but the indebtedness gave them substantial political leverage.
The Bank’s charter gave the force of law to the “fractional reserve”
banking scheme that put control of the country’s money in a privately
owned company. The Bank of England had the legal right to create
paper money out of nothing and lend it to the government at interest.
It did this by trading its own paper notes for paper bonds representing
the government’s promise to pay principal and interest back to the
Bank -- the same device used by the U.S. Federal Reserve and other
central banks today.
The Tally System Goes the Way of the Witches
After the Bank of England began issuing paper banknotes in the
1690s, the government followed suit by issuing paper tallies against
future tax revenues. Paper was easily negotiable, making the paper
tallies competitive with private banknote money. For the next century,
banknotes and tallies circulated interchangeably; but they were
not mutually compatible means of exchange. The bankers’ paper
money expanded when credit expanded and contracted when loans
were canceled or “called,” producing cycles of “tight” money and
depression alternating with “easy” money and inflation. Yet these
notes appeared to be more sound than the government’s tallies, because
they were “backed” by gold. They appeared to be sound until a
bank’s customers got suspicious and all demanded their gold at the
same time, when there would be a run on the bank and it would have
to close its doors because it did not have enough gold to go around.
Meanwhile, the government tallies were permanent money that remained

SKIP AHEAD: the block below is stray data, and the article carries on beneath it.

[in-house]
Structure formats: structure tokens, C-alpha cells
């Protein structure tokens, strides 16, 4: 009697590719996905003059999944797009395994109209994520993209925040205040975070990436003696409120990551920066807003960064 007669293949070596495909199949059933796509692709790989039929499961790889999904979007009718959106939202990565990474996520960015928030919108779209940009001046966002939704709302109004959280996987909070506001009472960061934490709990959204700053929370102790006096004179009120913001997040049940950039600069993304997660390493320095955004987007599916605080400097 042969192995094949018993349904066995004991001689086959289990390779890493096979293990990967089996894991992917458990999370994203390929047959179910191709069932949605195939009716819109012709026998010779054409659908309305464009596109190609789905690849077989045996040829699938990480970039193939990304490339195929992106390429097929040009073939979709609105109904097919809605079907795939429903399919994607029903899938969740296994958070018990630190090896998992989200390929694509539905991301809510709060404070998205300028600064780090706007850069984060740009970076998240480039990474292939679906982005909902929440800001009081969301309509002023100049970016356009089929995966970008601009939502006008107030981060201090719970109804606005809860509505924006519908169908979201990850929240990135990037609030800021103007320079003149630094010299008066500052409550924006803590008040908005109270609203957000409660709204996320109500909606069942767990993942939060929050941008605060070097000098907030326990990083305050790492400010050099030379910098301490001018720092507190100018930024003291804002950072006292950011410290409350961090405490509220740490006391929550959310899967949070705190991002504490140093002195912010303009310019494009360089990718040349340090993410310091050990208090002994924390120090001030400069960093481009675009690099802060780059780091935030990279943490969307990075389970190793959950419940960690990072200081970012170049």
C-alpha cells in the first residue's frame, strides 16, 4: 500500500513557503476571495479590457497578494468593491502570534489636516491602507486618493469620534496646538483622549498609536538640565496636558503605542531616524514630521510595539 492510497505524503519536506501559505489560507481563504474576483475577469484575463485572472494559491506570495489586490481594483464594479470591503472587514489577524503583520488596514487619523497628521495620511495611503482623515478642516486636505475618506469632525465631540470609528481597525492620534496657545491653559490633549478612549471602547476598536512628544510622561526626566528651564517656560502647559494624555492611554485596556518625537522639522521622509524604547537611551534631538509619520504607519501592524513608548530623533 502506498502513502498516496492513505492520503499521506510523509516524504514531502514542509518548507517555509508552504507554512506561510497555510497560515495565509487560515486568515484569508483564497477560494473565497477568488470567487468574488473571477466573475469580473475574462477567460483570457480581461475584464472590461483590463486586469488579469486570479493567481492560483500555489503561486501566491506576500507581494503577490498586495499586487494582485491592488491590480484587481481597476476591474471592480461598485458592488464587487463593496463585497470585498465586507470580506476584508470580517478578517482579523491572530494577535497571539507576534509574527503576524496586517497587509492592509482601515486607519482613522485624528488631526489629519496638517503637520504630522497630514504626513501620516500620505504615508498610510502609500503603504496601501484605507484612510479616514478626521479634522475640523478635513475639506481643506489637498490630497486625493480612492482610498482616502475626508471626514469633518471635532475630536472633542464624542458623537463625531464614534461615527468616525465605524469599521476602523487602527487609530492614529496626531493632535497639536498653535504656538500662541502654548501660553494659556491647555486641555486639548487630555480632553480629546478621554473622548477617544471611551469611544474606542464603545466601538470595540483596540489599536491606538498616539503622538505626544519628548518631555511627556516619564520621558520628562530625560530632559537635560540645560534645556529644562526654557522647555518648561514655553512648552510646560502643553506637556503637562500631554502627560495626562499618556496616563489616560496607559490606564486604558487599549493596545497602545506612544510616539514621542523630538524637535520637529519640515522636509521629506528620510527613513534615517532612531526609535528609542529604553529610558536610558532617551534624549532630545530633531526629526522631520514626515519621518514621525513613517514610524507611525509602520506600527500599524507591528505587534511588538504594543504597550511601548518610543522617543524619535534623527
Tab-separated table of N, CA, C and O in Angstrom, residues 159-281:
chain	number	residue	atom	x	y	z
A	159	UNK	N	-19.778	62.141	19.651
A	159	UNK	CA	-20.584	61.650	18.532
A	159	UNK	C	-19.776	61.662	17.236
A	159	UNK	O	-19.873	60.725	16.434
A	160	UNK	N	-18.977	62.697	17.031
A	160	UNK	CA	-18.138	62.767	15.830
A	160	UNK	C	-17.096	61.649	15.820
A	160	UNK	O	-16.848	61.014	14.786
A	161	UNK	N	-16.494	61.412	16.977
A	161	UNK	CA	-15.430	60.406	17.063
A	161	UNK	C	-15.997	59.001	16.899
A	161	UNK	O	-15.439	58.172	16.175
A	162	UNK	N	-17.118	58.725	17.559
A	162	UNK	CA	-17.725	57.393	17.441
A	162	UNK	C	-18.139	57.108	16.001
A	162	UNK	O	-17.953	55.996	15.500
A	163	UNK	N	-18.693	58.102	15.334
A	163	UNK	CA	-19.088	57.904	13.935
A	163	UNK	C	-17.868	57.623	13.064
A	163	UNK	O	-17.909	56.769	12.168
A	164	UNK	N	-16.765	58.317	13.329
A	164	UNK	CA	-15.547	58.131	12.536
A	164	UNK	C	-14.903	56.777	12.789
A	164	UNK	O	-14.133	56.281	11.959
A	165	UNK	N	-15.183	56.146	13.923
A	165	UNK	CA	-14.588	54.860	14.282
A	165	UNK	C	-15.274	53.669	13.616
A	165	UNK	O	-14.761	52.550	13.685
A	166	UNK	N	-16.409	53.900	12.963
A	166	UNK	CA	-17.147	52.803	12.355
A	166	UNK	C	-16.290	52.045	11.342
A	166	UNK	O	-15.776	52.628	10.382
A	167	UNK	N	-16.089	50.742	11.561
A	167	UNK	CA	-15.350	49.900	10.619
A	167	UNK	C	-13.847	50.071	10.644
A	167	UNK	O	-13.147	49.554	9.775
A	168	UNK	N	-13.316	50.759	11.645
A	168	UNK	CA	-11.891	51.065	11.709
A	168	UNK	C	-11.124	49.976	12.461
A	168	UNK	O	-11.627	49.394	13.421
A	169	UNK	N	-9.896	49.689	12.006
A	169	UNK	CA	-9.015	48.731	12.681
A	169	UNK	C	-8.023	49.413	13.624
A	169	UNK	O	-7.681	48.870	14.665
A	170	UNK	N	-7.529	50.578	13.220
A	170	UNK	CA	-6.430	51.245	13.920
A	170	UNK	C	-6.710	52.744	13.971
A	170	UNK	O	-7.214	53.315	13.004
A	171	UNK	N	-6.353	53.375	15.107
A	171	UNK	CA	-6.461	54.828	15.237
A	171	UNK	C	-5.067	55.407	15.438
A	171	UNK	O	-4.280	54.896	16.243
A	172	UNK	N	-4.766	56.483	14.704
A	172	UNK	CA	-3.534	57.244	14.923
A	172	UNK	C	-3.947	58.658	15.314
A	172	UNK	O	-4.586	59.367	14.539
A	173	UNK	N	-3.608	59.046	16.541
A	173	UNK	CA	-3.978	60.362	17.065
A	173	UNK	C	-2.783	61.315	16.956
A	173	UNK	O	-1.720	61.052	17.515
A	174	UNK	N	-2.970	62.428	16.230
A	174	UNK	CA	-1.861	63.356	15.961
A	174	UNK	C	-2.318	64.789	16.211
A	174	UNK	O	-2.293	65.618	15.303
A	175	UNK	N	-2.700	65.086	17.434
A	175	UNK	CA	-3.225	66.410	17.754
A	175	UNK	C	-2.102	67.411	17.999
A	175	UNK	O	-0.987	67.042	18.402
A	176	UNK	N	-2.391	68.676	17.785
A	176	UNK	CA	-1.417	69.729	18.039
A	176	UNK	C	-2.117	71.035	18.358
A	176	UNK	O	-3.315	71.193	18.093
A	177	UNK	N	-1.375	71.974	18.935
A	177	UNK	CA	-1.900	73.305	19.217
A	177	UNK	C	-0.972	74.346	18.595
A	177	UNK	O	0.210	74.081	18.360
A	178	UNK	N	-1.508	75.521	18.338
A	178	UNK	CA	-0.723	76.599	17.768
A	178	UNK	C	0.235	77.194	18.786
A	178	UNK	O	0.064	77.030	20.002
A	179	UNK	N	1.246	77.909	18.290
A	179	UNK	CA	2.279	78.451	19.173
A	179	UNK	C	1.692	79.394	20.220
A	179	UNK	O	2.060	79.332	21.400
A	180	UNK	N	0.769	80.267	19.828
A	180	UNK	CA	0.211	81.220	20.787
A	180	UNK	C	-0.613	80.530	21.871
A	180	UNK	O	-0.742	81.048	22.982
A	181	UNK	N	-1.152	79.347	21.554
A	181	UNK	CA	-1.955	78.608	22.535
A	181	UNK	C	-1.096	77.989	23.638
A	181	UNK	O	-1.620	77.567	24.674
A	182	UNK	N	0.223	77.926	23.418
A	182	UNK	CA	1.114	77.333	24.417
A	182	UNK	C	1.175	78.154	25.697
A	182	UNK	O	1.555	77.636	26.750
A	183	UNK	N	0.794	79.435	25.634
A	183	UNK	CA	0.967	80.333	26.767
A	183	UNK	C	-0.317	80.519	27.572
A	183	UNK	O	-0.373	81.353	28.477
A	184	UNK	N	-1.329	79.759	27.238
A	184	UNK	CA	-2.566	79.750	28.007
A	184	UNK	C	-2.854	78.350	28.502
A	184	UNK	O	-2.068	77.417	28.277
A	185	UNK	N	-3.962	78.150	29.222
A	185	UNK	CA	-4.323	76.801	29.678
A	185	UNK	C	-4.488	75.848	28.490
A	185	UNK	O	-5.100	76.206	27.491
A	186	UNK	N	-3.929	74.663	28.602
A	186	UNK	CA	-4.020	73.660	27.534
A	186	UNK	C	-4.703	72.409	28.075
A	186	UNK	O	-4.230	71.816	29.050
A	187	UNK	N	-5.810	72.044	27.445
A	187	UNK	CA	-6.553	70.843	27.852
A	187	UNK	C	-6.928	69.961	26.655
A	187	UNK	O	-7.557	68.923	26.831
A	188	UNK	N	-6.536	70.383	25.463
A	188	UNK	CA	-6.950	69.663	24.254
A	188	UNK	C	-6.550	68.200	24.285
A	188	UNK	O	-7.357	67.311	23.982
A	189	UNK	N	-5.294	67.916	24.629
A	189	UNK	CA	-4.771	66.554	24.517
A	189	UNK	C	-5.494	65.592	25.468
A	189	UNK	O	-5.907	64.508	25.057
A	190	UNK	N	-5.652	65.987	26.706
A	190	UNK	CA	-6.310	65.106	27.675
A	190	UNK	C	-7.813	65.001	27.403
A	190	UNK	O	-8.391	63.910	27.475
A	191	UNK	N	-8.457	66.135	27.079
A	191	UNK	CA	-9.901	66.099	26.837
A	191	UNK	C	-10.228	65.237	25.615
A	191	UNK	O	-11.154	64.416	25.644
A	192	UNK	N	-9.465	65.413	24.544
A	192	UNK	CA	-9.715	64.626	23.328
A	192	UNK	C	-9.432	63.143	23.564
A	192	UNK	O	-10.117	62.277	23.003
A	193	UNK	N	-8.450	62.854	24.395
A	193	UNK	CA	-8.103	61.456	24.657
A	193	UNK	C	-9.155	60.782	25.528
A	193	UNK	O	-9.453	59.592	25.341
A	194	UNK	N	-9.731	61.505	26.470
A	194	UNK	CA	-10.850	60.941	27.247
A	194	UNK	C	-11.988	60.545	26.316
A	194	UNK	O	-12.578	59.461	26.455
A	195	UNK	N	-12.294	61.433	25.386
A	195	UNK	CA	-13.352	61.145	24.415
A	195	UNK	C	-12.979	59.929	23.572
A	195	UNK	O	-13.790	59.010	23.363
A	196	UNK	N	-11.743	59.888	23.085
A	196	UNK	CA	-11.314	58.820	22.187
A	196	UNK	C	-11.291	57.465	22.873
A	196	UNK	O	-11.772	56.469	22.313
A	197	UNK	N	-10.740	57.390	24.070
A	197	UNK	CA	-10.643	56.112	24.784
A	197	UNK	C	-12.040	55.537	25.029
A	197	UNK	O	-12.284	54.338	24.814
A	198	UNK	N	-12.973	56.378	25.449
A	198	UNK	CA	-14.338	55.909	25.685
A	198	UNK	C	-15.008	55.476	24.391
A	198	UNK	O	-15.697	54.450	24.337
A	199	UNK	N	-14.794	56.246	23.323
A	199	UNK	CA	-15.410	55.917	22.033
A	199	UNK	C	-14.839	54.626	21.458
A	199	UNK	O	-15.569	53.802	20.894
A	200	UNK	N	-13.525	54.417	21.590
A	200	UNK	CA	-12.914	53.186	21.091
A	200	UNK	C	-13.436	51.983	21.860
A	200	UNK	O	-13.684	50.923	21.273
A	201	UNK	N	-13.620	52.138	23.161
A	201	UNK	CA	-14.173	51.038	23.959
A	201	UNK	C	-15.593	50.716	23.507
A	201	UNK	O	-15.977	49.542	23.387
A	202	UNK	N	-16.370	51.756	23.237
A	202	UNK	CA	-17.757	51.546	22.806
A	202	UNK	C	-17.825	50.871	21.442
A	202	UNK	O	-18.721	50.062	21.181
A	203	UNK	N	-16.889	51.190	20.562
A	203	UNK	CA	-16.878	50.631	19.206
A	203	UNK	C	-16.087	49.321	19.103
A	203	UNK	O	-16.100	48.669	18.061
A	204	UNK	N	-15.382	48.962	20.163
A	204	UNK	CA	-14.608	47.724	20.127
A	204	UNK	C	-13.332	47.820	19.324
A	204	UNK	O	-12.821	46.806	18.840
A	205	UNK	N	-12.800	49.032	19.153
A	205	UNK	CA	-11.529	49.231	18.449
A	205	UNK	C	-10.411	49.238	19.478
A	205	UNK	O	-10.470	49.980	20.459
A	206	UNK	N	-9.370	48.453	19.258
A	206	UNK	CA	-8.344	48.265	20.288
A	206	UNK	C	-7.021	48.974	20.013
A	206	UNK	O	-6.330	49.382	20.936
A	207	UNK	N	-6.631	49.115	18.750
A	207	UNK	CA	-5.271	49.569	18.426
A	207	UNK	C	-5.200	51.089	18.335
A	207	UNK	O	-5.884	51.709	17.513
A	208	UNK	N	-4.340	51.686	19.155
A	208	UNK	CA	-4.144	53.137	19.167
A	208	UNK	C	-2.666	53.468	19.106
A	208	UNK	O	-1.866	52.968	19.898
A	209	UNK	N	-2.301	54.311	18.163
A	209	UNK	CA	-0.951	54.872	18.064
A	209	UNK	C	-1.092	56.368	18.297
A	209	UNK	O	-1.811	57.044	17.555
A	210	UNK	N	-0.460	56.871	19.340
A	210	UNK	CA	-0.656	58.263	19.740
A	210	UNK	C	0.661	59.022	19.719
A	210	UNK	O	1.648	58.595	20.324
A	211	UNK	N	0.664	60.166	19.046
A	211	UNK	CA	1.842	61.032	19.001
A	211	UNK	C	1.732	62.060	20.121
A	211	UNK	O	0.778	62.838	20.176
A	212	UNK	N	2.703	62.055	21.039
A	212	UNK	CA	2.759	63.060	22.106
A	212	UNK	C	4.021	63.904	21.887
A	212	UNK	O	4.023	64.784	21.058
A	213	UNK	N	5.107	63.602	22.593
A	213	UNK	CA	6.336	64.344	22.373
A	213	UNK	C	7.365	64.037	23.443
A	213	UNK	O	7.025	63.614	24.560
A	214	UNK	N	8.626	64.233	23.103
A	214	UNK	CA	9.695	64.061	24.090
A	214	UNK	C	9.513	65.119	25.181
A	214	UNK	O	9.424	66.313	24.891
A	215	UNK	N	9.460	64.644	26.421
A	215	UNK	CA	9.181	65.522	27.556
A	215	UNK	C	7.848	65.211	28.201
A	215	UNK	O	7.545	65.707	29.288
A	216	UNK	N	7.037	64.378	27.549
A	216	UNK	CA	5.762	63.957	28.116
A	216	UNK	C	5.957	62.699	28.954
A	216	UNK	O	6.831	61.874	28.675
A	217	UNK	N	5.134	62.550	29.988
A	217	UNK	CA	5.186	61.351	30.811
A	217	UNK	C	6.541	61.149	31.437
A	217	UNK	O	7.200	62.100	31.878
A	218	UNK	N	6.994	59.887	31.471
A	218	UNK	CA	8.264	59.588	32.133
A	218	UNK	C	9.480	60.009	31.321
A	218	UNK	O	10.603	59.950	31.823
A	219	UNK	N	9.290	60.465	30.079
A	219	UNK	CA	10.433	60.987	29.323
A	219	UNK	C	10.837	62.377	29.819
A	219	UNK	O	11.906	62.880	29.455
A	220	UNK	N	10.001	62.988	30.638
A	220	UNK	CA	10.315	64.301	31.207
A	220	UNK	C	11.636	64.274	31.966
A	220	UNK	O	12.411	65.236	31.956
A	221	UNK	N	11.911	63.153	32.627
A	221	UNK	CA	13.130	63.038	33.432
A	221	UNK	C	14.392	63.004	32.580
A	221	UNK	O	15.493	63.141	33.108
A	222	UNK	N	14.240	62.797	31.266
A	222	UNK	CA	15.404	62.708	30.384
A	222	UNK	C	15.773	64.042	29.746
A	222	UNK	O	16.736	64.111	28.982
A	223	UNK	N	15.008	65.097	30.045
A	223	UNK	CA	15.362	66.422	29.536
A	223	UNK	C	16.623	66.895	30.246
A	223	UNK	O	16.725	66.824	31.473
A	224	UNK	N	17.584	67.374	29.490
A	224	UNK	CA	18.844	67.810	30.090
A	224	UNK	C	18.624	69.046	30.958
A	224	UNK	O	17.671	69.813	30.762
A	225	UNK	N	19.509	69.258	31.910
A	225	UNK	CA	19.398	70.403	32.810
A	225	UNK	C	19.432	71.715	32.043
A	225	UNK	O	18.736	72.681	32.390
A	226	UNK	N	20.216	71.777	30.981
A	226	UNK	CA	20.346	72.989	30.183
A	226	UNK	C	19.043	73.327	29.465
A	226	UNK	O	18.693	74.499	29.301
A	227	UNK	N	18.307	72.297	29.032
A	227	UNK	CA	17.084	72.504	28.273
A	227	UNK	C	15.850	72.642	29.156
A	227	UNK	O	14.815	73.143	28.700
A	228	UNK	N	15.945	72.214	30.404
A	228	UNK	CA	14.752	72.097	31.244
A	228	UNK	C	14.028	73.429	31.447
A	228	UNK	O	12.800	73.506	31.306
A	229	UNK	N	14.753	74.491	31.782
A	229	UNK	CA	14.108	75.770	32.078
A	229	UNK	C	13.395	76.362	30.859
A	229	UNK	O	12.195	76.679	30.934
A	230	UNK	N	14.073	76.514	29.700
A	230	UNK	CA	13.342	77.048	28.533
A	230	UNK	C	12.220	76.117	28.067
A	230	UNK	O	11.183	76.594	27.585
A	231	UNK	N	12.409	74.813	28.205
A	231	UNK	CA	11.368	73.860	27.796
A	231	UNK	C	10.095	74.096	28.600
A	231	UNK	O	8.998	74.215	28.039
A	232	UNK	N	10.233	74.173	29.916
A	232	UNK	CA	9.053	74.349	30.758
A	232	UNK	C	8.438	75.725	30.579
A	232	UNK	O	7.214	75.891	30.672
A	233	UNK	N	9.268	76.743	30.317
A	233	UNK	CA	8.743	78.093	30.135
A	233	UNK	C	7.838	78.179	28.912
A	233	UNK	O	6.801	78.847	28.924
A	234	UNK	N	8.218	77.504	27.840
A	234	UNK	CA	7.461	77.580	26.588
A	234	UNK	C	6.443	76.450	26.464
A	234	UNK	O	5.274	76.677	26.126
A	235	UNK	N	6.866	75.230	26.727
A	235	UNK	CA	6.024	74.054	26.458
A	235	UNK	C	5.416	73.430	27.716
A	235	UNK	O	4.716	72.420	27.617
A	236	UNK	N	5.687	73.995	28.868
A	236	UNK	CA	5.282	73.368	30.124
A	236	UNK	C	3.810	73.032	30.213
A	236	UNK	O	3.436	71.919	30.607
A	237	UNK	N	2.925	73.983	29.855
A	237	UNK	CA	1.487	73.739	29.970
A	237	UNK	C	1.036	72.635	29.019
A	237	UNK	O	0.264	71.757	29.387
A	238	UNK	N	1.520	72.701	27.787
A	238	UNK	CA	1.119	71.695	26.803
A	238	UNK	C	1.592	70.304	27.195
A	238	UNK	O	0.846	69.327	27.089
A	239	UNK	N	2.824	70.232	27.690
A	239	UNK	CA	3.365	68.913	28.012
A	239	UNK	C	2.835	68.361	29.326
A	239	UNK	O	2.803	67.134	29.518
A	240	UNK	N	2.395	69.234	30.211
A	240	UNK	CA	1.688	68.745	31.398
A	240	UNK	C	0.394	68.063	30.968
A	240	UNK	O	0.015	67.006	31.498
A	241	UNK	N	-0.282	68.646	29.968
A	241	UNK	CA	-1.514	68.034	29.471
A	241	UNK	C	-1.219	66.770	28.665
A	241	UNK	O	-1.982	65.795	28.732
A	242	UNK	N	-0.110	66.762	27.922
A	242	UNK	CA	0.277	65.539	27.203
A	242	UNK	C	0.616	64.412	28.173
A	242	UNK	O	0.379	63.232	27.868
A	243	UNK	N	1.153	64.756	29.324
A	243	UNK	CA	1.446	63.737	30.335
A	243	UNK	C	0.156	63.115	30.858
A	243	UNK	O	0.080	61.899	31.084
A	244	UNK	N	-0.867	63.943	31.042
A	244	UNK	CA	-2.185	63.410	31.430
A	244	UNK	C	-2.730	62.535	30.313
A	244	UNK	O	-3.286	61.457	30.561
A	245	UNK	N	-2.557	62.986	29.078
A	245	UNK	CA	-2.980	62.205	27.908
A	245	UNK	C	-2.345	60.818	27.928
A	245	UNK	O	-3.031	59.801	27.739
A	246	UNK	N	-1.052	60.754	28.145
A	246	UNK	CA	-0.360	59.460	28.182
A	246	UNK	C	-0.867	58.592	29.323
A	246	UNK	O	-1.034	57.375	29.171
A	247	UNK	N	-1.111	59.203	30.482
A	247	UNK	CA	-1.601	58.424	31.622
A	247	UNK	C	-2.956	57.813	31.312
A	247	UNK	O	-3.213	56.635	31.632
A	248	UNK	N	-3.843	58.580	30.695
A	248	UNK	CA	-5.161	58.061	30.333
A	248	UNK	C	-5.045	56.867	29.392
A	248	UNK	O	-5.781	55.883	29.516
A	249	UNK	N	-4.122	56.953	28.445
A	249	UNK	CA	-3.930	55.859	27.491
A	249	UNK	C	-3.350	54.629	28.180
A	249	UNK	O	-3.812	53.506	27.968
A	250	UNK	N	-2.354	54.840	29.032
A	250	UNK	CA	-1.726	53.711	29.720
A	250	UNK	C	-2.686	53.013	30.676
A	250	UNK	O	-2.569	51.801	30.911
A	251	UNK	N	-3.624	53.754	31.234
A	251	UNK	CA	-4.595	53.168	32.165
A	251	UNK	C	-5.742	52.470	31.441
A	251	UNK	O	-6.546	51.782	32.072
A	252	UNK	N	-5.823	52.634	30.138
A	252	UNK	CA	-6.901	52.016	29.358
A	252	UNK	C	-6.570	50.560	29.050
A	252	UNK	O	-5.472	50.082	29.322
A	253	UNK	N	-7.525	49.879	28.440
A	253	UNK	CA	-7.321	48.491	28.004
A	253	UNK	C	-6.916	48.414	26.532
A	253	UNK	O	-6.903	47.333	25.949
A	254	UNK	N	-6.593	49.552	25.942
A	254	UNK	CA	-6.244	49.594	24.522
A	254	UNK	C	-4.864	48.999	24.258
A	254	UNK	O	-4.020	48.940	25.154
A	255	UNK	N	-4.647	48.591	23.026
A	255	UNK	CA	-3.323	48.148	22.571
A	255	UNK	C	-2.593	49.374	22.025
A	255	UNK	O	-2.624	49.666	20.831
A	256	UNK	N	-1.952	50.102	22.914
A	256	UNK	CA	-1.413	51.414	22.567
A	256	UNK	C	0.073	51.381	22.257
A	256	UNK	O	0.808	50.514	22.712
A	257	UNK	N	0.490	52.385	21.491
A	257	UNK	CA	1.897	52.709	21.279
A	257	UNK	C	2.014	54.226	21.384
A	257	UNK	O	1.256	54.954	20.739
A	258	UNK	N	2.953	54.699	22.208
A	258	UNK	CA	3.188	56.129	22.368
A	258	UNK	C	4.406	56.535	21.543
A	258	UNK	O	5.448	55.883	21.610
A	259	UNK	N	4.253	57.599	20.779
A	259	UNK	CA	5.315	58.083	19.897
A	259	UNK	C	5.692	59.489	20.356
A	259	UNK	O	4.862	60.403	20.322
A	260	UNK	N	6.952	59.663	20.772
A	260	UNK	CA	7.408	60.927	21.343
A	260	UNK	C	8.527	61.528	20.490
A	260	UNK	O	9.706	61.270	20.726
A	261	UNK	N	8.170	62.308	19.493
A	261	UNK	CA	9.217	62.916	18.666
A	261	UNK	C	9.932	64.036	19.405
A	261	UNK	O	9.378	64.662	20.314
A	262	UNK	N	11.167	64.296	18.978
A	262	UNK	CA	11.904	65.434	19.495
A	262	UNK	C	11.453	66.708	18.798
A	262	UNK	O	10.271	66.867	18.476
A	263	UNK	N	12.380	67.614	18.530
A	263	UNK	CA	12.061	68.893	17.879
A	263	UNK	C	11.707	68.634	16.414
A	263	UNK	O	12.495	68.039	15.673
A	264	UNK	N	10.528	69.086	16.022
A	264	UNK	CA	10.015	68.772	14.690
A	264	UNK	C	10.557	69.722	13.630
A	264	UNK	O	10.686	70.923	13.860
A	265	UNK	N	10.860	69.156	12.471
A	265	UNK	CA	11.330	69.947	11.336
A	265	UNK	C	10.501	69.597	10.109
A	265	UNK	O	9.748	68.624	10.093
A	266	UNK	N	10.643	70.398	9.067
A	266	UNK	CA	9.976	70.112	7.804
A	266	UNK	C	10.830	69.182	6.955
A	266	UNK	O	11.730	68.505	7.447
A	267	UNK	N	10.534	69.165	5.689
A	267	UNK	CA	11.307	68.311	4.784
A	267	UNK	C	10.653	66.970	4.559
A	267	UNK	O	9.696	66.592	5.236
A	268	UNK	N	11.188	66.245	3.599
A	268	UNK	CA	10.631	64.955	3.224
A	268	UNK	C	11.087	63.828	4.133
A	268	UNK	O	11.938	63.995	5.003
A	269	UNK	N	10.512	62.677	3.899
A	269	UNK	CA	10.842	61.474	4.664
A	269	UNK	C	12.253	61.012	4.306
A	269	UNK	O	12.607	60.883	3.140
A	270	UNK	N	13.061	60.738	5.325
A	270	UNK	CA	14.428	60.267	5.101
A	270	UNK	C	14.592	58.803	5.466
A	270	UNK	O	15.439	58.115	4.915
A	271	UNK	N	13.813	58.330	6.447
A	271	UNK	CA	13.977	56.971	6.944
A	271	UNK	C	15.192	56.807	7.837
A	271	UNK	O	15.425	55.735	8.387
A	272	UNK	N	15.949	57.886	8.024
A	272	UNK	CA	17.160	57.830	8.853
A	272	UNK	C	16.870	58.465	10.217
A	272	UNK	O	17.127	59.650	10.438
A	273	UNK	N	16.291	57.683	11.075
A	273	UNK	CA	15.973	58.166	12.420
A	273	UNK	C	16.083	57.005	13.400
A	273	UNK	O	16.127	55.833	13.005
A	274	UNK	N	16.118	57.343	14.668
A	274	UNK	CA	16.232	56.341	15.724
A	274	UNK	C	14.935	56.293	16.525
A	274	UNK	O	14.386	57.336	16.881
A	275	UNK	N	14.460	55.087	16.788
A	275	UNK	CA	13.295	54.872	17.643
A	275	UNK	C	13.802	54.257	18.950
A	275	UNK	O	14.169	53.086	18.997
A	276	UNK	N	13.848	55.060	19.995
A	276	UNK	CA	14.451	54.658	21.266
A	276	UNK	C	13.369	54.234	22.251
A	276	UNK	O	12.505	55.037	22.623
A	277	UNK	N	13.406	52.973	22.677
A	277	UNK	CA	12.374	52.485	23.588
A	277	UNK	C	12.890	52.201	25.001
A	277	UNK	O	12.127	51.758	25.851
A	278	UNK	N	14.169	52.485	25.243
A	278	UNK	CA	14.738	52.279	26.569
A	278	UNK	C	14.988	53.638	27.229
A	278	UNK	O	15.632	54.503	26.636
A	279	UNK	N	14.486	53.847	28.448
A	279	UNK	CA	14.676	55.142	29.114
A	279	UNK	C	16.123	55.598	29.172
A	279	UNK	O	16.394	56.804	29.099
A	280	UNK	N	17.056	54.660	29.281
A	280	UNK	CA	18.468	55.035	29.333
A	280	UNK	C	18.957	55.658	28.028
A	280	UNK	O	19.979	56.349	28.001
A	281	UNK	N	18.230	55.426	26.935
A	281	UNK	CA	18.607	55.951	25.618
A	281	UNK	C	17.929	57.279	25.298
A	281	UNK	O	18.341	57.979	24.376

stable and fixed. They made the bankers’ paper money look
bad, and they had to go.
The tallies had to go for another reason. King William’s right to
the throne was disputed, and the Dutch moneylenders who backed
him could be evicted if the Catholics got back in and forbade
moneylending again. To make sure that did not happen, the
moneylenders used their new influence to discount the tallies as money
and get their own banknotes legalized as the money of the realm. The
tallies were called “unfunded” debt, while the Bank of England’s paper
notes were euphemistically labeled “funded” debt. Modern economic
historians call this shift a “Financial Revolution.” According to a
scholarly article published at Harvard University in 2002, “Tallies and
Chapter 6 - Pulling the Strings of the King
departmental bills were issued to creditors in anticipation of annual
tax revenues but were not tied to any specific revenue streams; hence
they were ‘unfunded.’” When debt was “funded,” on the other hand,
“Parliament set aside specific revenues to meet interest payments, a
feature that further enhanced confidence in lending to the
What seems to have been overlooked is that until the midseventeenth
century, the tallies did not need to be “funded” through
taxes, since they were not debts. They were receipts for goods and
services, which could be used by the bearers in the payment of taxes. It
was because the tallies were accepted and sometimes even required in
the payment of taxes that they retained a stable value as money. Before
Cromwell’s Revolution, the king did not need to borrow, because he could
issue metal coins or wooden tallies at will to pay his bills. The Harvard
authors present a chart showing that in 1693, 100 percent of the
government’s debt was “unfunded” (or paid in government tallies).
“By the 1720s,” they wrote, “over 90 percent of all government
borrowing was long term and funded. This, in a nutshell, was the
Financial Revolution.”10 In a nutshell, the “Financial Revolution”
transferred the right to issue money from the government to private bankers.
In the end, the tallies met the same fate as the witches – death by
fire. The medieval “witches” were mainly village healers, whose natural
herbs and potions competed with the male-dominated medical profession
and papal church. According to some modern estimates, nine
million women were executed as witches for practicing natural herbal
medicine and “occult” religion.11 The tallies were similarly the money